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State Senators, Rep chastise SEC

New Hampshire State Senators Jeb Bradley, Bob Giuda and Ruth Ward, as well as Rep. Michael Vose sent a letter to the Site Evaluation Committee (SEC) on Jan. 29 pointing out that the Committee has been sidelining public complaints about noise the Antrim Wind Energy turbines make in the Antrim area.

Antrim turbines, residents making noise committee doesn’t want to hear

New Hampshire State Senators Jeb Bradley, Bob Giuda and Ruth Ward, as well as Rep. Michael Vose sent a letter to the Site Evaluation Committee (SEC) on Jan. 29 pointing out that the Committee has been sidelining public complaints about noise the Antrim Wind Energy turbines make in the Antrim area.

Much of the dispute has to do with a Nov. 23 meeting at which the public’s concerns were on the agenda to be heard. However, the SEC did not notice the public nor the Antrim selectmen on the service list for the Antrim Wind case. Therefore, neither the public’s complaints, nor the selectmen’s input was heard, because they were not aware of the meeting.

The Nov 23 meeting was a follow-up to a July 29 meeting at which disputed matters, complaints made by Antrim residents living in the area of the turbines, were made. But the legislators pointed out in their letter to the SEC that “no effort was made to inform the Antrim Wind service list. Consequently, numerous interested parties who attended in July, including the Antrim Selectboard, did not attend in November. . . .... more [truncated due to possible copyright]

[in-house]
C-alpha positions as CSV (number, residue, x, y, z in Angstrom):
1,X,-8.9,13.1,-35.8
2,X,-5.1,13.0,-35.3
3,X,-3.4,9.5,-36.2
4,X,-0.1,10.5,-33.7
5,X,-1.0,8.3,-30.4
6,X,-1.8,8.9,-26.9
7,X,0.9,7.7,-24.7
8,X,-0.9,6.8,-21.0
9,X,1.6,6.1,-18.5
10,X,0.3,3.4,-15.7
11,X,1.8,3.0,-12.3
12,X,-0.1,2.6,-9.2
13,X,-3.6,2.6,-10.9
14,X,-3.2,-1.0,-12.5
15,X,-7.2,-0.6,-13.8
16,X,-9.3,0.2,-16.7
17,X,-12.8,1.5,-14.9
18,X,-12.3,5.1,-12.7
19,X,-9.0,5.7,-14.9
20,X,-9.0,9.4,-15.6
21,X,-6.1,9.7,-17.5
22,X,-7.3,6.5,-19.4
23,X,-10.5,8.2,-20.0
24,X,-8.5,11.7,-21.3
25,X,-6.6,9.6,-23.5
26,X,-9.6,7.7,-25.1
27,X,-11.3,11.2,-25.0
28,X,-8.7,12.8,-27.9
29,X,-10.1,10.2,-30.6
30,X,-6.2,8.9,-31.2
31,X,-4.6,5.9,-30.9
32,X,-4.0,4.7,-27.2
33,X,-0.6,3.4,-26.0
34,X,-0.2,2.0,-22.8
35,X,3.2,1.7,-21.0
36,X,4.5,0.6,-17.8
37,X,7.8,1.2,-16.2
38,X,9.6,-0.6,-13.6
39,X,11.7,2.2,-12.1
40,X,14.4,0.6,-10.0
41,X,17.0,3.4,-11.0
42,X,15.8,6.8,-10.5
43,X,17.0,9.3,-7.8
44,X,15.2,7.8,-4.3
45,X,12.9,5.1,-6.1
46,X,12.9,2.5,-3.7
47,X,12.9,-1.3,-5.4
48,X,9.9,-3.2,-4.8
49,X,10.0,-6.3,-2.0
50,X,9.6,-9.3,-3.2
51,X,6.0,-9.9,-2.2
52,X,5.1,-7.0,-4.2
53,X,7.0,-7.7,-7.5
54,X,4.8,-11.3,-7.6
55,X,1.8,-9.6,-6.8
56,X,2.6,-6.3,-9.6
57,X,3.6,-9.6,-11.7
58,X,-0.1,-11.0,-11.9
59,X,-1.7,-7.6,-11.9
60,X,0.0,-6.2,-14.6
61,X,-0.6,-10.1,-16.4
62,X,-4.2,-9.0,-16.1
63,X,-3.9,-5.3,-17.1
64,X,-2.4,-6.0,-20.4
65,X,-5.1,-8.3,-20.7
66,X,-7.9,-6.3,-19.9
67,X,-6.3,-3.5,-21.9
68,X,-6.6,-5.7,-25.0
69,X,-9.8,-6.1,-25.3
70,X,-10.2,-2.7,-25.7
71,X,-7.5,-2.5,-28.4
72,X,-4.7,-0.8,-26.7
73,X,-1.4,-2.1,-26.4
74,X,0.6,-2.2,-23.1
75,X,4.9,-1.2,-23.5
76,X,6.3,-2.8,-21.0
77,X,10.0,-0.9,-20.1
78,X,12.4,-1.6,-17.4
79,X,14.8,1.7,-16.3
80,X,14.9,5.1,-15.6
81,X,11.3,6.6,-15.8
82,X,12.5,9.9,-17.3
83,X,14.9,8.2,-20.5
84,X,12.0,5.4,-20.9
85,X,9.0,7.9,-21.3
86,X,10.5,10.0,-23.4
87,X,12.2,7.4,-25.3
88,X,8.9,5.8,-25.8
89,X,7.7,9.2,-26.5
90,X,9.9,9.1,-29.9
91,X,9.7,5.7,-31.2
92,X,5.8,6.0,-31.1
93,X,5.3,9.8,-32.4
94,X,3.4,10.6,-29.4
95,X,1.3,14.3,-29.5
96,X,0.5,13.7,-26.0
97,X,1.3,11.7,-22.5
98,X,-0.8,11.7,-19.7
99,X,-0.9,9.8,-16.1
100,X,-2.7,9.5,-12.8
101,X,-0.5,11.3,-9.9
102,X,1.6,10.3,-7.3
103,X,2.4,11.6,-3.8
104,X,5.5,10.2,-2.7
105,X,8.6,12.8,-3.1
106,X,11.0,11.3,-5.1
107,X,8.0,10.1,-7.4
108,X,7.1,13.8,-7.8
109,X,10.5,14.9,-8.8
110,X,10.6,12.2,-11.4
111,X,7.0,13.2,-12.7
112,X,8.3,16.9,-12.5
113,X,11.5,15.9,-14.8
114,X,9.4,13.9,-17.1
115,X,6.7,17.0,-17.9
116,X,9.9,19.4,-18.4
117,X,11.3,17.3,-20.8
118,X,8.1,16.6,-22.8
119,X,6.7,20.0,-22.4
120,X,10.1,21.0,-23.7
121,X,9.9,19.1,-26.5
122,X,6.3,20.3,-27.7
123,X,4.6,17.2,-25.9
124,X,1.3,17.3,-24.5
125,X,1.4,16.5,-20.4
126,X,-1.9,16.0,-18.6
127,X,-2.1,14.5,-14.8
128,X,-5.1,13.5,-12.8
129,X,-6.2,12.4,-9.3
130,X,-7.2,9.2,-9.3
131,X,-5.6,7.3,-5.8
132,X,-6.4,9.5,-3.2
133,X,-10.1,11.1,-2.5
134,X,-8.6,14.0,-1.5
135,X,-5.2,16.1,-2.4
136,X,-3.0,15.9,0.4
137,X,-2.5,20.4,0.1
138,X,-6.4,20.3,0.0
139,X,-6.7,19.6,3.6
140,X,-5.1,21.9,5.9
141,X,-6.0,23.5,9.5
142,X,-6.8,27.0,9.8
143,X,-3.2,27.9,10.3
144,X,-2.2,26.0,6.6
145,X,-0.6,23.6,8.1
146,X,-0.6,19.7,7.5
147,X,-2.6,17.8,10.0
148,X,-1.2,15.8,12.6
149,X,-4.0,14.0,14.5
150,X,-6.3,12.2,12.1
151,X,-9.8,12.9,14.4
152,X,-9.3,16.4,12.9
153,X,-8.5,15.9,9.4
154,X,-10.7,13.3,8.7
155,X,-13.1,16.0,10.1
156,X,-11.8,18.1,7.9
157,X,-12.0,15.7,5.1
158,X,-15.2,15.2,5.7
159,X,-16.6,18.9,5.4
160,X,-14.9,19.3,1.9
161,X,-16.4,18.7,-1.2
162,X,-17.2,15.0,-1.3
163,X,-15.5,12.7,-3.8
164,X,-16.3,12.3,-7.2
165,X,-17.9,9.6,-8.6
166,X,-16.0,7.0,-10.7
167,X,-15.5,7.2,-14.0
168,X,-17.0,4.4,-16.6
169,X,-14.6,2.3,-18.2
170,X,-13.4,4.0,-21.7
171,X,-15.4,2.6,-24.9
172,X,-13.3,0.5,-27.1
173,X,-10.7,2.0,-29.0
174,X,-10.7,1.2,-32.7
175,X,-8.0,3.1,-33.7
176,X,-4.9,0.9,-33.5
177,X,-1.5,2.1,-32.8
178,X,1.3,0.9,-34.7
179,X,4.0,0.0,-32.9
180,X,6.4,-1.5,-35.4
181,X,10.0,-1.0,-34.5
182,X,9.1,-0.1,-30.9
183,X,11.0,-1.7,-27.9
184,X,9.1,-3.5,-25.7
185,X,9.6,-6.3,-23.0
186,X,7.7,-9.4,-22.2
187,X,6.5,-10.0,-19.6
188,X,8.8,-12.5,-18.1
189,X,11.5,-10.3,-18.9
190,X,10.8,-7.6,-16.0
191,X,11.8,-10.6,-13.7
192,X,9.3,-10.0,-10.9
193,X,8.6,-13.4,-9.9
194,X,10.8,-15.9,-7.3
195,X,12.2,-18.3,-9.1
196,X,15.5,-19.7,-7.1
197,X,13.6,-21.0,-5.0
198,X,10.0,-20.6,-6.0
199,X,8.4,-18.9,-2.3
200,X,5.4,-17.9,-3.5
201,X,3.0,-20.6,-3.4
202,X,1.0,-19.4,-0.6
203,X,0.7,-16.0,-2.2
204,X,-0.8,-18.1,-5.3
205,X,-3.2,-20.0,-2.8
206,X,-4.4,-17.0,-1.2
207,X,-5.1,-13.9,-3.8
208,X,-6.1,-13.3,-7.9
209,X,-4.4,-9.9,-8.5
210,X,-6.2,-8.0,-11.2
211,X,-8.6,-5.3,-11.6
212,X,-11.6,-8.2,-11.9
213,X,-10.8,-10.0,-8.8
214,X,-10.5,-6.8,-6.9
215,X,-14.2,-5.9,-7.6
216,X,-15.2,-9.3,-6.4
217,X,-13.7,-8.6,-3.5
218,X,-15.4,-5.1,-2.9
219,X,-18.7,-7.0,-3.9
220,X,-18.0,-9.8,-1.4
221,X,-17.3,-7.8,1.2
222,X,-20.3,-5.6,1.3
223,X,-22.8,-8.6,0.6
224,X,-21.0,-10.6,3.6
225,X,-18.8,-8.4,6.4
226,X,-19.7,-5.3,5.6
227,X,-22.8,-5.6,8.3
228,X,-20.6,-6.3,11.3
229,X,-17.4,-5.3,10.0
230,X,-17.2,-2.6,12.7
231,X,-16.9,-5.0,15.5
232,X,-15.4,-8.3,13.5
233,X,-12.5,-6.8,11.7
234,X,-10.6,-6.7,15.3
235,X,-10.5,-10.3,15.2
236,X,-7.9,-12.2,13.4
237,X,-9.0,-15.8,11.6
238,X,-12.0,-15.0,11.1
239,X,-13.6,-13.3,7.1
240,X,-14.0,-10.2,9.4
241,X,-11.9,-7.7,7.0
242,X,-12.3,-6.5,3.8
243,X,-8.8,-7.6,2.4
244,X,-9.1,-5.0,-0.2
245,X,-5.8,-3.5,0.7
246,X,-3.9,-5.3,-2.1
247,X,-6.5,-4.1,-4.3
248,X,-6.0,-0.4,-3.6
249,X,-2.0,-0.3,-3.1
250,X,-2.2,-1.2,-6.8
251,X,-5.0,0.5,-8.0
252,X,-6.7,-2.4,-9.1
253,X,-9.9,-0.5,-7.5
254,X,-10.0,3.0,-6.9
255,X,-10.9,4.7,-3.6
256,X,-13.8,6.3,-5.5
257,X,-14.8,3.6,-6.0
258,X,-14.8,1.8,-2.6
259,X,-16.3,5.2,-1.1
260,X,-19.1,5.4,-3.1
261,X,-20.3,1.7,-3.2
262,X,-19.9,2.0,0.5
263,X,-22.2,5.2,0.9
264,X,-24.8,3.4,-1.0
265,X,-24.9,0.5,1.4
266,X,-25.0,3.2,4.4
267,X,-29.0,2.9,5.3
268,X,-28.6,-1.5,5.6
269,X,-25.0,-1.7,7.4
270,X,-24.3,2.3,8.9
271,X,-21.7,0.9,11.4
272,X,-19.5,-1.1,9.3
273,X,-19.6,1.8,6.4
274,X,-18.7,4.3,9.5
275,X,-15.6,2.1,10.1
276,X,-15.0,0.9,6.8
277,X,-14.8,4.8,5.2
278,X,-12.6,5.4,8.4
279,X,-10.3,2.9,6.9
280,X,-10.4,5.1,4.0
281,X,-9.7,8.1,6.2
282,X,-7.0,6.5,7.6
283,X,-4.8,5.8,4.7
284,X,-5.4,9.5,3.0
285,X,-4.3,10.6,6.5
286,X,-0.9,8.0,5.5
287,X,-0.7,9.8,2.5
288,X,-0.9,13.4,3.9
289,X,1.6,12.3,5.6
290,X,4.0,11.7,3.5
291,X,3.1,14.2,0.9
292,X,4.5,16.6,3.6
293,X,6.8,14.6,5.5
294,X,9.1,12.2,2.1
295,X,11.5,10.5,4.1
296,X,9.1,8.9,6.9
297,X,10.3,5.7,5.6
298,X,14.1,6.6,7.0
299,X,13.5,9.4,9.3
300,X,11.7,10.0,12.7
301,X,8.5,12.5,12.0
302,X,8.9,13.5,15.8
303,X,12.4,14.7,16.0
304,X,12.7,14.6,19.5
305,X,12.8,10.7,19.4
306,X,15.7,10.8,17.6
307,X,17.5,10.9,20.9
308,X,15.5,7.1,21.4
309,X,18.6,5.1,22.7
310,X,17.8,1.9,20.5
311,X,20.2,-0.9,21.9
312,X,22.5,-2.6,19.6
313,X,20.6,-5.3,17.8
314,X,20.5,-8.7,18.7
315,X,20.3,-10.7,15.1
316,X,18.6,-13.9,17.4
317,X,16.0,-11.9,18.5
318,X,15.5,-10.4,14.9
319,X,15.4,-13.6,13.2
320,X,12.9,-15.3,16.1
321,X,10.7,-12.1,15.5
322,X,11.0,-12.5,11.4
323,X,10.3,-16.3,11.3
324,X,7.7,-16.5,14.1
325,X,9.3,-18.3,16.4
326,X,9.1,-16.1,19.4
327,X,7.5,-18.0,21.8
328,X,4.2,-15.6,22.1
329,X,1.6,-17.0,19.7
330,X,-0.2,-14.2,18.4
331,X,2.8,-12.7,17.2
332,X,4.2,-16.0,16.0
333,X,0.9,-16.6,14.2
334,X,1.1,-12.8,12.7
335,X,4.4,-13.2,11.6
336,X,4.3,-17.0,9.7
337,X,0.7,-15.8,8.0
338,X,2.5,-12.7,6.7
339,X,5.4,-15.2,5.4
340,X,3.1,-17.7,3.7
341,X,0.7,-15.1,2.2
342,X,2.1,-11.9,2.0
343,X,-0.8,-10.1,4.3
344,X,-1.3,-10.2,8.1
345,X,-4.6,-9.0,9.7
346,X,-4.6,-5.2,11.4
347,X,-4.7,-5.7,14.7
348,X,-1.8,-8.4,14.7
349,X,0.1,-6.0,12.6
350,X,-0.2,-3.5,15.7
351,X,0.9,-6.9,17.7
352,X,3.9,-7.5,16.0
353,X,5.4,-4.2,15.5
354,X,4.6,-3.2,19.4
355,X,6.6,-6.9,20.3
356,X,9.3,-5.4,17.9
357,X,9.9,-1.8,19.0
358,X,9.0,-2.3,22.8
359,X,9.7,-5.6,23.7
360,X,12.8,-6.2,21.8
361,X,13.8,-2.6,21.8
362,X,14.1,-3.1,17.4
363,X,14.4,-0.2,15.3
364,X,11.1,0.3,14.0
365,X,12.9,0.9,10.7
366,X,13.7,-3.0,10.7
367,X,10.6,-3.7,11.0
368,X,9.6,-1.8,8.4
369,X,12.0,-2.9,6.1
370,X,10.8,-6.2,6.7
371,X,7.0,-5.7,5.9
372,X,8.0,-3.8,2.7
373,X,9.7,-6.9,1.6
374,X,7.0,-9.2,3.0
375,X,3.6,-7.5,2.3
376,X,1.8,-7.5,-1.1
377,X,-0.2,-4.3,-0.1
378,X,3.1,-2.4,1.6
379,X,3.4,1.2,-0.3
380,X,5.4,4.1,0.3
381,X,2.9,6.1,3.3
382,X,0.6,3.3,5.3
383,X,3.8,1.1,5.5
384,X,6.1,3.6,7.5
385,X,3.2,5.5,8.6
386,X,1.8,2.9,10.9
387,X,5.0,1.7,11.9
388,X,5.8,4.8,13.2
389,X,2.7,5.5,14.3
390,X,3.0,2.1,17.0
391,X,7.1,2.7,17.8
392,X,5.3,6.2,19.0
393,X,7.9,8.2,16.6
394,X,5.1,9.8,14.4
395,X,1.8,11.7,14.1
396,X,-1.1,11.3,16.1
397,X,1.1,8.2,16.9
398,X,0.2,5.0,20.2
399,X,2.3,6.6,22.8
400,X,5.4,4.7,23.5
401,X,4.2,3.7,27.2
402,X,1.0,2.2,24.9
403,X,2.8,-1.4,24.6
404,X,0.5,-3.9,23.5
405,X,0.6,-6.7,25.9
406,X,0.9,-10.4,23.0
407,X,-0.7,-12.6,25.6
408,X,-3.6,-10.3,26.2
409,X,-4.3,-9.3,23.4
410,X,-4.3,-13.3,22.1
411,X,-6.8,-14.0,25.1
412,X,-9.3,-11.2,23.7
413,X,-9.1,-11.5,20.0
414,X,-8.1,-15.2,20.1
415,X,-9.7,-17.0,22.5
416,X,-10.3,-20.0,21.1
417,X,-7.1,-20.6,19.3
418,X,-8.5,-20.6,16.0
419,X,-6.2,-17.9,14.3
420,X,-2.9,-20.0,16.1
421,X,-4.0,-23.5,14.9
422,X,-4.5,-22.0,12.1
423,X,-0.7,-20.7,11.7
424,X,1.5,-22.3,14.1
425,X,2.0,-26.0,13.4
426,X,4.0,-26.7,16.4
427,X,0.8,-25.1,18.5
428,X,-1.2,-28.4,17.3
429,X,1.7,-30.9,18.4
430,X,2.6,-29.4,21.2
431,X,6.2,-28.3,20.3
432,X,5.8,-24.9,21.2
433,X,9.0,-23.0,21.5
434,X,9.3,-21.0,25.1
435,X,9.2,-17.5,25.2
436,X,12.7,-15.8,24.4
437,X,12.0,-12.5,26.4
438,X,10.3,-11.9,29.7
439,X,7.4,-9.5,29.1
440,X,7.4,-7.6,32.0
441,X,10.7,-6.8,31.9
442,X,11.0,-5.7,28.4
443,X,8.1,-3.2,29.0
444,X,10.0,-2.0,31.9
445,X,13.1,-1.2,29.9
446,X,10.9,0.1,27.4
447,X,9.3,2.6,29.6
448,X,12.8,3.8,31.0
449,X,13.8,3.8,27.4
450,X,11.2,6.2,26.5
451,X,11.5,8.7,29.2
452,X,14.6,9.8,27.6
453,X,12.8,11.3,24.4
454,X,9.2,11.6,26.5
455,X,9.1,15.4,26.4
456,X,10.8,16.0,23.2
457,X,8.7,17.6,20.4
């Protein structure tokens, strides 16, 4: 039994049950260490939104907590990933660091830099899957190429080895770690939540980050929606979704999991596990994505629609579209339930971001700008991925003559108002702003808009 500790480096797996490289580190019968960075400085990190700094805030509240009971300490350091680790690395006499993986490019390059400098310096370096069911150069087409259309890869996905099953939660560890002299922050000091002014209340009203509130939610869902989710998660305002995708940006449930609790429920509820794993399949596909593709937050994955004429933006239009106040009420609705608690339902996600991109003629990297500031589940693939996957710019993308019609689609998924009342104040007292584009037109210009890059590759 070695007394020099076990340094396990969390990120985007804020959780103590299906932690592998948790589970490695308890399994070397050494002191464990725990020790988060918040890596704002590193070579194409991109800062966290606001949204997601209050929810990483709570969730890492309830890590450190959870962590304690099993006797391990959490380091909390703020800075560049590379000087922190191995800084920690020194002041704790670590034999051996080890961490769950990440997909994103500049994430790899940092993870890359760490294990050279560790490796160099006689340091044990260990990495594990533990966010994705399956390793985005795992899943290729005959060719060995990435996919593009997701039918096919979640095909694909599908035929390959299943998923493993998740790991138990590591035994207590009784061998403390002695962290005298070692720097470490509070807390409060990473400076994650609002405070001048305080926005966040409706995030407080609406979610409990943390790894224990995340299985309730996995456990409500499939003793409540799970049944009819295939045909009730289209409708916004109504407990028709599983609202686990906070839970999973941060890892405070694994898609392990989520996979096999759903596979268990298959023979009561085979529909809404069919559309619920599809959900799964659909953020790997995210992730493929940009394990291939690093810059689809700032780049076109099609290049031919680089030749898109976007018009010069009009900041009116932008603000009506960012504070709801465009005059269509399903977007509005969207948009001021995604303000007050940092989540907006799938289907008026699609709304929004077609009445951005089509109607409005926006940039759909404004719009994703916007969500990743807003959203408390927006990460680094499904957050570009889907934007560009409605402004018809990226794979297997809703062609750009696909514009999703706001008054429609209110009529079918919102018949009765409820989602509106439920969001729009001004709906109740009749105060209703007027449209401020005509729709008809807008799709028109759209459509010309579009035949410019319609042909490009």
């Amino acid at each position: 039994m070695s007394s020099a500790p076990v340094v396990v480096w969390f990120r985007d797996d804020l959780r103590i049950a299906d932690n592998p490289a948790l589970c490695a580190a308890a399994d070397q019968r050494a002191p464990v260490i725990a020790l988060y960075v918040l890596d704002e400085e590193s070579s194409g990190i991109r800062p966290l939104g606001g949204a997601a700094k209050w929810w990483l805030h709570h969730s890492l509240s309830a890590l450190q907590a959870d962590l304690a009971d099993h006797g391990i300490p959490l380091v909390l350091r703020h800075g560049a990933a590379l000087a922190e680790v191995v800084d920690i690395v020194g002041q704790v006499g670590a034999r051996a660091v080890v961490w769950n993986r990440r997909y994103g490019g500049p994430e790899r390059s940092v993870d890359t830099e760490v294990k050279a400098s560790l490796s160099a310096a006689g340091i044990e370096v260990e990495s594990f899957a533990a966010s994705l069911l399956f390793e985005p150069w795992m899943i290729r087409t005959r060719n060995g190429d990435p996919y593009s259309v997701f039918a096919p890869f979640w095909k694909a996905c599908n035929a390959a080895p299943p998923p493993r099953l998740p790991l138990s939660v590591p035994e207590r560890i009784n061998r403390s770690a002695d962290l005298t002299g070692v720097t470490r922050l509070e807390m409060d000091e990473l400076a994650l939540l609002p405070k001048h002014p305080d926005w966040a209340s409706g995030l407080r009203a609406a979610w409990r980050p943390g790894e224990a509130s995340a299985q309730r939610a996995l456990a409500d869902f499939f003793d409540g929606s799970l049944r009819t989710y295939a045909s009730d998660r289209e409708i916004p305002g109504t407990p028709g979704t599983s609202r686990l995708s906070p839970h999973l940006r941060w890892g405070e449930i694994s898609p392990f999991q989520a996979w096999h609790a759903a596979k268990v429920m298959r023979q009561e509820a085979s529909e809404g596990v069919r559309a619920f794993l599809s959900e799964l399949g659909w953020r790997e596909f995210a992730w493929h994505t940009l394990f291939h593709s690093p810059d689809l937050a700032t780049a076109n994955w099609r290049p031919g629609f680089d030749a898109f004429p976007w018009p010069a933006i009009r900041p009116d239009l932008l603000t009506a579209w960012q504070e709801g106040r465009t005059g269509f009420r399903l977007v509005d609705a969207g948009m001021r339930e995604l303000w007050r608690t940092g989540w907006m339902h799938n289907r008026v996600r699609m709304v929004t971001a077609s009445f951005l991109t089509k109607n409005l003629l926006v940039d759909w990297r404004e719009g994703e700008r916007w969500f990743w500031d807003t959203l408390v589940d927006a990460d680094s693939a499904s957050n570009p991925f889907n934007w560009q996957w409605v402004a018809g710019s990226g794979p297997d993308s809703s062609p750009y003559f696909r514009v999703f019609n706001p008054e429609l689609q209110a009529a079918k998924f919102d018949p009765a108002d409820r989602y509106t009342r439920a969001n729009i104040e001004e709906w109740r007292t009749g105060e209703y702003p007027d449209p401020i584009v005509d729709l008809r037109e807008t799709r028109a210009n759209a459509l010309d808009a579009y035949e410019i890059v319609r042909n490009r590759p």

Antrim turbines, residents making noise committee doesn’t want to hear

New Hampshire State Senators Jeb Bradley, Bob Giuda and Ruth Ward, as well as Rep. Michael Vose sent a letter to the Site Evaluation Committee (SEC) on Jan. 29 pointing out that the Committee has been sidelining public complaints about noise the Antrim Wind Energy turbines make in the Antrim area.

Much of the dispute has to do with a Nov. 23 meeting at which the public’s concerns were on the agenda to be heard. However, the SEC did not notice the public nor the Antrim selectmen on the service list for the Antrim Wind case. Therefore, neither the public’s complaints, nor the selectmen’s input was heard, because they were not aware of the meeting. 

The Nov 23 meeting was a follow-up to a July 29 meeting at which disputed matters, complaints made by Antrim residents living in the area of the turbines, were made. But the legislators pointed out in their letter to the SEC that “no effort was made to inform the Antrim Wind service list. Consequently, numerous interested parties who attended in July, including the Antrim Selectboard, did not attend in November. . . . Surely you must have wondered why a public that was so anxious to be heard just a few months before had now gone silent?”

One decision made at the Nov. 23 meeting was to accept a report submitted by Antrim Wind showing the facility was operating in compliance with the SEC’s noise limits. But the noise measurements were based on a disputed interpretation of the SEC rule on sound monitoring. 

Antrim resident Richard Block points out that Antrim Wind’s turbine noise level test averaged recorded sound levels over one hour, whereas his understanding of the SEC rule is that testing should record sound levels eight times every second.  This way the testing includes the peaks and valleys of the sound levels.